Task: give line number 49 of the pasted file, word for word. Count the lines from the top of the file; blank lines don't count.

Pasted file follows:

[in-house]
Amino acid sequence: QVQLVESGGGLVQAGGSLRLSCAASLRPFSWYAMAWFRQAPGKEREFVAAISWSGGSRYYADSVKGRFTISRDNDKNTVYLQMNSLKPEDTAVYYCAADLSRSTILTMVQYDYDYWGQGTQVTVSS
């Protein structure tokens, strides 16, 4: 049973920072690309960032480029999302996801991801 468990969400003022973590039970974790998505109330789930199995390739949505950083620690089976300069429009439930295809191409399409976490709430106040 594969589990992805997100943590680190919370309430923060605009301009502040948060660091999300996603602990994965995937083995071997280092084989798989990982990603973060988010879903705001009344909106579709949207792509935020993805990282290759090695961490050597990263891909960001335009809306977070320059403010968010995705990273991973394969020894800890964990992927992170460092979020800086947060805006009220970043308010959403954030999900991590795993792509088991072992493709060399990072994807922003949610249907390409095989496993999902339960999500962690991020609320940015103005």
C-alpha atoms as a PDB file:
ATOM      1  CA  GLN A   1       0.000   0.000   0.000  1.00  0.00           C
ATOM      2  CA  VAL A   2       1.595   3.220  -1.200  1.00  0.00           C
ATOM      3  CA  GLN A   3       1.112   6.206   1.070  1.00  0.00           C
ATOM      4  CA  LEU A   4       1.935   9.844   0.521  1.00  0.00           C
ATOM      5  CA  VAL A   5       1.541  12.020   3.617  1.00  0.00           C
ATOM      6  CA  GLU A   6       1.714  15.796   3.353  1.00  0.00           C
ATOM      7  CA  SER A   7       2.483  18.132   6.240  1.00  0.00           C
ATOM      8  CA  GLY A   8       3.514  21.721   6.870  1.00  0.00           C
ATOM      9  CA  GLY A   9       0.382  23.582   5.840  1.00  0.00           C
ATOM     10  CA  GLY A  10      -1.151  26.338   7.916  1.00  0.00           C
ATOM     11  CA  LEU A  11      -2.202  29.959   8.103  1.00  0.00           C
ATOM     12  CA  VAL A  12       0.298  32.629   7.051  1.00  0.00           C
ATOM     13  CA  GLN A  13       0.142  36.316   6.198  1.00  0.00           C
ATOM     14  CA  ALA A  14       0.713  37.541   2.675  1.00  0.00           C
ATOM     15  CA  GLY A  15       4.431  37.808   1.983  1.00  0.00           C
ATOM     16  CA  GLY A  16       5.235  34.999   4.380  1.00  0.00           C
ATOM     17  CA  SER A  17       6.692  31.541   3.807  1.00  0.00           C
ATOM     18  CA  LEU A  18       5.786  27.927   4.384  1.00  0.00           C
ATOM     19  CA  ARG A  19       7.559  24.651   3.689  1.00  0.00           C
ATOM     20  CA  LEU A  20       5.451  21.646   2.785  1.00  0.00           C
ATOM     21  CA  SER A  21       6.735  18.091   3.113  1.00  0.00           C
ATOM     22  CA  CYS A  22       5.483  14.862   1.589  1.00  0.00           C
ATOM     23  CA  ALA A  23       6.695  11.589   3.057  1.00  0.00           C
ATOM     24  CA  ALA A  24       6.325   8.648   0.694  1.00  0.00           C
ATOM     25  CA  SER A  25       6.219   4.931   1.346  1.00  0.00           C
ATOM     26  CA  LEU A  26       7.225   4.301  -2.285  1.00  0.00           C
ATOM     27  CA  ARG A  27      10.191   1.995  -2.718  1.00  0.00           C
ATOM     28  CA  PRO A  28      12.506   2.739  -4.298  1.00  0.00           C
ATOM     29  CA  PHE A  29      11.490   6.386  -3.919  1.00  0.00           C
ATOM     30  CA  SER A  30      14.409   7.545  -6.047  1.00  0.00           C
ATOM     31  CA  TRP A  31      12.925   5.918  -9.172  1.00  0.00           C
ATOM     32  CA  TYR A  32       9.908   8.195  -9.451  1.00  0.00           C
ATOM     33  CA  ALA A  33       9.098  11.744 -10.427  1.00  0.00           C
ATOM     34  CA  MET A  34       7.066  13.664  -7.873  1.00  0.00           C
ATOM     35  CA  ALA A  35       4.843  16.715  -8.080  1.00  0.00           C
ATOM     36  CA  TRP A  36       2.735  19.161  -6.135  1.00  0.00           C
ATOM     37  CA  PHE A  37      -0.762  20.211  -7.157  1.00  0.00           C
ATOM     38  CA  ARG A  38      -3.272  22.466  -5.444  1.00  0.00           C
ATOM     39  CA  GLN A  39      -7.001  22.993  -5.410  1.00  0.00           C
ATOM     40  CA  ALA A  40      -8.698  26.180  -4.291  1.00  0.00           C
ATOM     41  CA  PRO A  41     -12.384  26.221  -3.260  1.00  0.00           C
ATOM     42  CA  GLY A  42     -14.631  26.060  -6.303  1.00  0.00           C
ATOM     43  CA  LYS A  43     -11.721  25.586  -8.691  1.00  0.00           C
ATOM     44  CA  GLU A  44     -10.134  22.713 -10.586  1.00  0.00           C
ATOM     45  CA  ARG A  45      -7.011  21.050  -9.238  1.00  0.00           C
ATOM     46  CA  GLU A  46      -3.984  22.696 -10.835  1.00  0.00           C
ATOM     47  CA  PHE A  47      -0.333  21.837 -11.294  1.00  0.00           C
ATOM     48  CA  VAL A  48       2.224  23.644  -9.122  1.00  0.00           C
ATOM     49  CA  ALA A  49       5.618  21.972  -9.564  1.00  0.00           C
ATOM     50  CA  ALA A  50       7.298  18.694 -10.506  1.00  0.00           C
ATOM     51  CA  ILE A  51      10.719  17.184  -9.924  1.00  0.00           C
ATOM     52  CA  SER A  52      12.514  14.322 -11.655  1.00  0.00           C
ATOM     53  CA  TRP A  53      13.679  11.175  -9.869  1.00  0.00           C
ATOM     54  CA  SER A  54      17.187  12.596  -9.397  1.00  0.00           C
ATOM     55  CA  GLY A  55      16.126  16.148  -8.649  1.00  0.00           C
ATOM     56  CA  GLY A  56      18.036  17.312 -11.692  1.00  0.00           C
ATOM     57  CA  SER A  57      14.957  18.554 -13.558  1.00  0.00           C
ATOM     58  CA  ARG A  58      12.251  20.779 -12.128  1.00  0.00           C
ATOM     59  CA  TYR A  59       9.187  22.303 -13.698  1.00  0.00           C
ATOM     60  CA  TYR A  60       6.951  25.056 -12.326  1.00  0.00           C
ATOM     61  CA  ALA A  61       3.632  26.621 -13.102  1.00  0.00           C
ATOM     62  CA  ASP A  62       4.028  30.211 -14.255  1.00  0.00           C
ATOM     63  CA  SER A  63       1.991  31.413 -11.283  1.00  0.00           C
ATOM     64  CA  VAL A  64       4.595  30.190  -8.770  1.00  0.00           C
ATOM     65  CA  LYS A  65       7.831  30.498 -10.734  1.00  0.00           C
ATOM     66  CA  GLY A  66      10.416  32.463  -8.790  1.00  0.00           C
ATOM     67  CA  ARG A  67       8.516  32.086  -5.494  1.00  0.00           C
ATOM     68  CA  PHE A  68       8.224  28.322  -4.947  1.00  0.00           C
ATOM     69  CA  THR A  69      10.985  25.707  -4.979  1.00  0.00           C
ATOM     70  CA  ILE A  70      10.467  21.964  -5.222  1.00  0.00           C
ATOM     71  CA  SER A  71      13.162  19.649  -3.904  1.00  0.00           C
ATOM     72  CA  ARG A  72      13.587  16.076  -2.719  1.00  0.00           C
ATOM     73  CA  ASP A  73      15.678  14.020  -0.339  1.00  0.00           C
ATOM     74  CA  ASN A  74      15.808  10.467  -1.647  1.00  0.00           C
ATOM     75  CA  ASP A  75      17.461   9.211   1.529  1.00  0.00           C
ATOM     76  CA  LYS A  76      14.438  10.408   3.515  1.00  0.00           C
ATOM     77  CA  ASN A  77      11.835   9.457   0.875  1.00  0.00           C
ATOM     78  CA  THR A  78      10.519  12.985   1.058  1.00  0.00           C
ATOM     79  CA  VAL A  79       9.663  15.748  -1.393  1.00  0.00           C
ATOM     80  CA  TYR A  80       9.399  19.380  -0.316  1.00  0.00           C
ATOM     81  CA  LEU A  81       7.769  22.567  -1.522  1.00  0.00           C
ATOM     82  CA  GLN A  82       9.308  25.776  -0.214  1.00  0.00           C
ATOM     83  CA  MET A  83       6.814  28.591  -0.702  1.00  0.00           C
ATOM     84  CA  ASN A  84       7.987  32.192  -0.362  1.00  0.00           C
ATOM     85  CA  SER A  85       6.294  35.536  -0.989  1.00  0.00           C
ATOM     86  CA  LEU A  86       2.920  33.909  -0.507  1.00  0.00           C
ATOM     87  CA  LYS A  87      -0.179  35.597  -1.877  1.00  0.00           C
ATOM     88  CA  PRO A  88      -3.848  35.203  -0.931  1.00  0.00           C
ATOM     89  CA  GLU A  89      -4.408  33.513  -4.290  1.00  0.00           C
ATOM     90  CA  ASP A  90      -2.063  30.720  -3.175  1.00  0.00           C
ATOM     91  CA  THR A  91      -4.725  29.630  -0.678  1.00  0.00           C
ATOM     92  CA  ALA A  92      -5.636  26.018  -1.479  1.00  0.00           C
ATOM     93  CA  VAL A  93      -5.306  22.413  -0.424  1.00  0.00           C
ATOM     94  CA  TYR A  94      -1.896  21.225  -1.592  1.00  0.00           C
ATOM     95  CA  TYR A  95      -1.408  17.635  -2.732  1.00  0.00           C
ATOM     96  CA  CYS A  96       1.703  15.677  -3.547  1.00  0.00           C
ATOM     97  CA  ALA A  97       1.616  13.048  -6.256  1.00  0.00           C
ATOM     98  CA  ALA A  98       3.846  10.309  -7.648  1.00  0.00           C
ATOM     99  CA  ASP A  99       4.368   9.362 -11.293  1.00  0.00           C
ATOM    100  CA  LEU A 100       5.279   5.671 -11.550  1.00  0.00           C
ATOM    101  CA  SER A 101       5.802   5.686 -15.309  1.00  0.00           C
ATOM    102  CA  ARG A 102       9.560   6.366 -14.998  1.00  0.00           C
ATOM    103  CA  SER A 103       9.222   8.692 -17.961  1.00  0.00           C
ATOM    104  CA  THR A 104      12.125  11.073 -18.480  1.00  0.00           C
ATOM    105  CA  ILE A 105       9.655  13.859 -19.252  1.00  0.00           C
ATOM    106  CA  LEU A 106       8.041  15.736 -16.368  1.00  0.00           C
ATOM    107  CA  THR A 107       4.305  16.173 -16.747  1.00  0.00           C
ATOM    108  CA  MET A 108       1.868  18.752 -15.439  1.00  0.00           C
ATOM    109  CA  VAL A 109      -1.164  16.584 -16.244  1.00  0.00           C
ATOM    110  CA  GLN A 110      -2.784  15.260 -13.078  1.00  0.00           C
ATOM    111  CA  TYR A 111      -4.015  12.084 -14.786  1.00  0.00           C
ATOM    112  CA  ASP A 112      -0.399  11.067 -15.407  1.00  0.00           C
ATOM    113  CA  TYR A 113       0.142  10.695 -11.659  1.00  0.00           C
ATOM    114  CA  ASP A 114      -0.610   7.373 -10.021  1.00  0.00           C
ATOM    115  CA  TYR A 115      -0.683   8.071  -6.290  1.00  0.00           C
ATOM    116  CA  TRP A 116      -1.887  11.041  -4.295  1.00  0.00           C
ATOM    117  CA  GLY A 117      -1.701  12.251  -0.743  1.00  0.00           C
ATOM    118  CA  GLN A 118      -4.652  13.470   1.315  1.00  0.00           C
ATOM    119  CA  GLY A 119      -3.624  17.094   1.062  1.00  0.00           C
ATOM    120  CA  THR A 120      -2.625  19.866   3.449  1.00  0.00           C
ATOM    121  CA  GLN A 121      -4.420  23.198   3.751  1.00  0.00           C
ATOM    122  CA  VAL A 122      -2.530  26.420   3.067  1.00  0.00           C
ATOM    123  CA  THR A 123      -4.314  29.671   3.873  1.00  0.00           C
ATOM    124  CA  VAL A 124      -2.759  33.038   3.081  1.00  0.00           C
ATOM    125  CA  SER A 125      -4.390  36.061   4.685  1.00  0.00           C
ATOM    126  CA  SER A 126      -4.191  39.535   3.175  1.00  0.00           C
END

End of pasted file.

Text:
ATOM     45  CA  ARG A  45      -7.011  21.050  -9.238  1.00  0.00           C